Mouthless mutters.

"Half a moment!" cried Bilbo ... "Wind, wind of course," he said, and he was so pleased that he made up one on the spot. "This'll puzzle the nasty little underground creature," he thought:

An eye in a blue face
Saw an eye in a green face.
"That eye is like to this eye"
Said the first eye,
"But in high place
Not in low place."

"Ss, ss, ss," said Gollum. ... "Sss, sss, my preciouss" he said. "Sun on the daisies it means, it does."
But these ordinary above ground everyday sort of riddles were tiring for him. Also they reminded him of days when he had been less lonely and sneaky and nasty, and that put him out of temper. What is more they made him hungry; so this time he tried something a bit more difficult and unpleasant:

It cannot be seen, cannot be felt,
Cannot be heard, cannot be smelt.
It lies behind stars and under hills,
And empty holes it fills.
It comes first and follows after,
Ends life, kills laughter.

Unfortunately for Gollum Bilbo had heard that sort of thing before; and the answer was all around him any way. "Dark!" he said without even scratching his head or putting on his thinking cap.

A box without hinged key, or lid,
Yet golden treasure inside is hid,

he asked to gain time, until he could think of a really hard one. ...
"Give us a chance; let it give us a chance, my preciouss - ss - ss." ...
But suddenly Gollum remembered thieving from nests long ago, and sitting under the river bank teaching his grandmother, teaching his grandmother to suck - "Eggses!" he hissed. "Eggses it is!" Then he asked:

Alive without breath,
As cold as death;
Never thirsty, ever drinking,
All in mail never clinking.

After a while Gollum began to hiss with pleasure to himself: "Is it nice, my preciousss? Is it juicy? Is it scrumptiously crunchable?" He began to peer at Bilbo out of the darkness.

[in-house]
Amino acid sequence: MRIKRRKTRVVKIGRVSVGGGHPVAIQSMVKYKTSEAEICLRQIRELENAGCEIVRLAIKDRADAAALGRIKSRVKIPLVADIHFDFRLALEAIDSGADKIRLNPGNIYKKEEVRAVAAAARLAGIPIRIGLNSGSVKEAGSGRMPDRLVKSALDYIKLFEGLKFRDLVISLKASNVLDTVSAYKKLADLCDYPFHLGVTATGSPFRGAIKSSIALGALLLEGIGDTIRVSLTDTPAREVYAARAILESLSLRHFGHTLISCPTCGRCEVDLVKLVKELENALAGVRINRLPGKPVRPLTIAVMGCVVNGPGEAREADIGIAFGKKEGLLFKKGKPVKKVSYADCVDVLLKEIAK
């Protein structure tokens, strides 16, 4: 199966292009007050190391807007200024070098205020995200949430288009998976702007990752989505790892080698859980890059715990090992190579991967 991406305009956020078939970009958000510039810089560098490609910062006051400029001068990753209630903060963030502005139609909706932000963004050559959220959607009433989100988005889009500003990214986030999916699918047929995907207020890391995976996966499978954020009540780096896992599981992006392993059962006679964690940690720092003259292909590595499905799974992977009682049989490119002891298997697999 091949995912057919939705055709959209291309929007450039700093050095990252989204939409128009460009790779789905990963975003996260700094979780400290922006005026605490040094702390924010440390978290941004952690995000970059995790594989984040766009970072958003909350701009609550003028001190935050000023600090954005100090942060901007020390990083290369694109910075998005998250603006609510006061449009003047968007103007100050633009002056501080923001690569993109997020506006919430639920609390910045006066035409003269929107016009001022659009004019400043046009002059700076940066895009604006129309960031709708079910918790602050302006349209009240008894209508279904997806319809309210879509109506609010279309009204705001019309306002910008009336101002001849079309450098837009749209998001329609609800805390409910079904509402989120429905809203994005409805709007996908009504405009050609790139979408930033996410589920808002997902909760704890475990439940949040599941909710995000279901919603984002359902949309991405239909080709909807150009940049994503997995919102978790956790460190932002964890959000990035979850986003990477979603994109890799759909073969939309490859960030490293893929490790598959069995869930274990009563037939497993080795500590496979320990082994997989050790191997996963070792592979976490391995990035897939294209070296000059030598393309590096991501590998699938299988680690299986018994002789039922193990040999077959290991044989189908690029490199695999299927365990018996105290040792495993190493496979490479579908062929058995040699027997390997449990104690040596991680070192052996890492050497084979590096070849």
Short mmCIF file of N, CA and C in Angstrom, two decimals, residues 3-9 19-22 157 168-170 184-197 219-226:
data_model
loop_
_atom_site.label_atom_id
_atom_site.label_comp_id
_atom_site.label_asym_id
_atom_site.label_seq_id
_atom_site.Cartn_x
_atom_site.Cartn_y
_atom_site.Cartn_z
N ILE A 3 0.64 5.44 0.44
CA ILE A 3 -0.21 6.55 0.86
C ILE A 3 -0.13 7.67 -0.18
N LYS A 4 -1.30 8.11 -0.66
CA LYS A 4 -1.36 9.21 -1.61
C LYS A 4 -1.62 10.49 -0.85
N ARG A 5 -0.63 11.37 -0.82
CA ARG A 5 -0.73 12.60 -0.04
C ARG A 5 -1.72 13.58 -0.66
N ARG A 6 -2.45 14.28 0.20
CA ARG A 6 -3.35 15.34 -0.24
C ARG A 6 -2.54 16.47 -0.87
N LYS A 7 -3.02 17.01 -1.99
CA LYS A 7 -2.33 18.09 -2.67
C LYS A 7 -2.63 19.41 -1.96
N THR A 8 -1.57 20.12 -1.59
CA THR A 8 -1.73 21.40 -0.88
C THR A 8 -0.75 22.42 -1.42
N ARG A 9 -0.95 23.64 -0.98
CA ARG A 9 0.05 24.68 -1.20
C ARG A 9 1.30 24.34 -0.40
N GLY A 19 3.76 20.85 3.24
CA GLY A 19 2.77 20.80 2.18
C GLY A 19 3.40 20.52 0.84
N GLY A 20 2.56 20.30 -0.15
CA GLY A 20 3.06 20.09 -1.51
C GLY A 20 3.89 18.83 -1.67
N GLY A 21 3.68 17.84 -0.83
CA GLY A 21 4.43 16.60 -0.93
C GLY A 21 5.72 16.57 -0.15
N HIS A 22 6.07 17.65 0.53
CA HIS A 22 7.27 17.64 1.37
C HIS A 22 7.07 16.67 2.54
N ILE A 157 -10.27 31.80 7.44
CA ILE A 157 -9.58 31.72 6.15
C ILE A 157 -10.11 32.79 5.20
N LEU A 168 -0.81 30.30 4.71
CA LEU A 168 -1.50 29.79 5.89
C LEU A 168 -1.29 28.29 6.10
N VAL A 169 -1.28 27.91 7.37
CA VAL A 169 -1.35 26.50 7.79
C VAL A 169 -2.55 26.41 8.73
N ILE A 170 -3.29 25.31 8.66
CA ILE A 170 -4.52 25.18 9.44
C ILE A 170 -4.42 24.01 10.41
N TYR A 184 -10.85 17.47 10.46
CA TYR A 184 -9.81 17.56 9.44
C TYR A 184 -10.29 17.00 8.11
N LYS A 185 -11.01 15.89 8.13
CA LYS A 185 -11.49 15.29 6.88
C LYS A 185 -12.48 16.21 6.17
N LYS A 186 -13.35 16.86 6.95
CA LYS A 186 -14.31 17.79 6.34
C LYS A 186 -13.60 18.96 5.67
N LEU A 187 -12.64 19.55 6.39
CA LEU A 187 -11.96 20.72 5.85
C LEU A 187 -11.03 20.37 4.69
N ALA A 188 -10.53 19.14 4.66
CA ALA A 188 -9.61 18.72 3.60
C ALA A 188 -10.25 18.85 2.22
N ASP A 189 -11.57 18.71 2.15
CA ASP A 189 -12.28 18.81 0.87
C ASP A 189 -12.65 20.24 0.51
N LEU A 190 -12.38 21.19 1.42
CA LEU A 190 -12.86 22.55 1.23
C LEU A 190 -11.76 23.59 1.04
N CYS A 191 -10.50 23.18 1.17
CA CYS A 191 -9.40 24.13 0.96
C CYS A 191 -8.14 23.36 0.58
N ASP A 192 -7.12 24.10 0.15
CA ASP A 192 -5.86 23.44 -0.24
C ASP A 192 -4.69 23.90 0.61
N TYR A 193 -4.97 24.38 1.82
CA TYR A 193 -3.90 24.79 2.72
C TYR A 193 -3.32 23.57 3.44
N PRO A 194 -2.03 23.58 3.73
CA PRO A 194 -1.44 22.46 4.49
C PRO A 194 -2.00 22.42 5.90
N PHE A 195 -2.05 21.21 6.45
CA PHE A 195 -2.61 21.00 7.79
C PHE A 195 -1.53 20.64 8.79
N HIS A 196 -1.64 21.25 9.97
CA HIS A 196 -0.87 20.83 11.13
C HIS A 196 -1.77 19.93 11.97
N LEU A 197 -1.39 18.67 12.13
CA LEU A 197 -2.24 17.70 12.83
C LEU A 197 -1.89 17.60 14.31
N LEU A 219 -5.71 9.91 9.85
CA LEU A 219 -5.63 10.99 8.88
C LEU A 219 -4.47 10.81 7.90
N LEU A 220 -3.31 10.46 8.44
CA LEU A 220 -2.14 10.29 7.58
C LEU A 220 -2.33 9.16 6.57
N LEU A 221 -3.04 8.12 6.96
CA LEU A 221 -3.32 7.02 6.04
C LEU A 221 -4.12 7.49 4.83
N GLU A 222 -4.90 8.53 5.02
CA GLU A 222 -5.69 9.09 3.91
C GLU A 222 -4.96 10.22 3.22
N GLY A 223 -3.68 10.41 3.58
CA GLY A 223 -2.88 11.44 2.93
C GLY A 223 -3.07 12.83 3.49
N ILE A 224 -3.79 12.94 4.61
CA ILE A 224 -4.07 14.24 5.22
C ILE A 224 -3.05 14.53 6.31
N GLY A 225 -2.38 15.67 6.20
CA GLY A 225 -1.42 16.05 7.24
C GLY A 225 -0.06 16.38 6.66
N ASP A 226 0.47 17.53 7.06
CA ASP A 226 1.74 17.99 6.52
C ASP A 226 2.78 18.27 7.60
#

"Half a moment," said the hobbit shivering. "I gave you a good long chance just now."
"It must make haste, haste!" said Gollum, beginning to climb out of his boat on to the shore to get at Bilbo. But when he put his long webby foot in the water, a fish jumped out in fright and fell on Bilbo's toes.
"Ugh!" he said, "it is cold and clammy!" - and so he guessed. "Fish! fish!" he cried. "It is fish!"

No-legs lay on one-leg, two-legs sat near on three-legs, four-legs got some.

... "Fish on a little table, man at table sitting on a stool, the cat has the bones" that of course is the answer, and Gollum soon gave it. Then he thought the time had come to ask something hard and horrible. This is what he said:

This thing all things devours:
Birds, beasts, trees, flowers;
Gnaws iron, bites steel;
Grinds hard stones to meal;
Slays king, ruins town,
And beats high mountain down.

... he could not think of it. He began to get frightened, and that is bad for thinking. Gollum began to get out of his boat. He flapped into the water and paddled to the bank; Bilbo could see his eyes coming towards him. His tongue seemed to stick in his mouth; he wanted to shout out "Give me more time! Give me more time!" But all that came out with a sudden squeal was:

"Time! Time!"

Bilbo was saved by pure luck. For that of course was the answer.
Gollum was disappointed once more; and now he was getting angry, and also tired of the game. It had made him very hungry indeed. This time he did not go back to his boat. He sat down in the dark by Bilbo. That made the hobbit most dreadfully uncomfortable and scattered his wits.
"It's got to ask uss a question, my preciouss, yes, yess, yesss. Jusst one more question to guess, yes, yess," said Gollum.
But Bilbo simply could not think of any question with that nasty wet cold thing sitting next to him, and pawing and poking him. He scratched himself, he pinched himself; still he could not think of anything.
"Ask us! ask us!" said Gollum.
Bilbo pinched himself and slapped himself; he gripped on his little sword; he even felt in his pocket with his other hand. There he found the ring he had picked up in the passage and forgotten about.
"What have I got in my pocket?"

Ai! If you have read this far, then please e-mail me, Lila, at this address and tell me so: (I would put it as a link but then I would be giving this away). I'm just curious as to who was observant enough to notice this all. I hope you enjoyed reading one of my favorite parts of The Hobbit, nearly half of the chapter Riddles in the Dark. Poor, Gollum.... I will always have a place in my heart for that sad wretched creature. He never knew what he was getting into; he merely wanted his preciouss... For all anyone knows the Ring may have stayed safe down in those depths and in the tight clutches of a miserably lonely being. Never will we know, my preciouss, no. Go now and leave uss, sss, leave us and go back to reading about hobbit feet, nice hobbitsess, nice master, good Smeagol...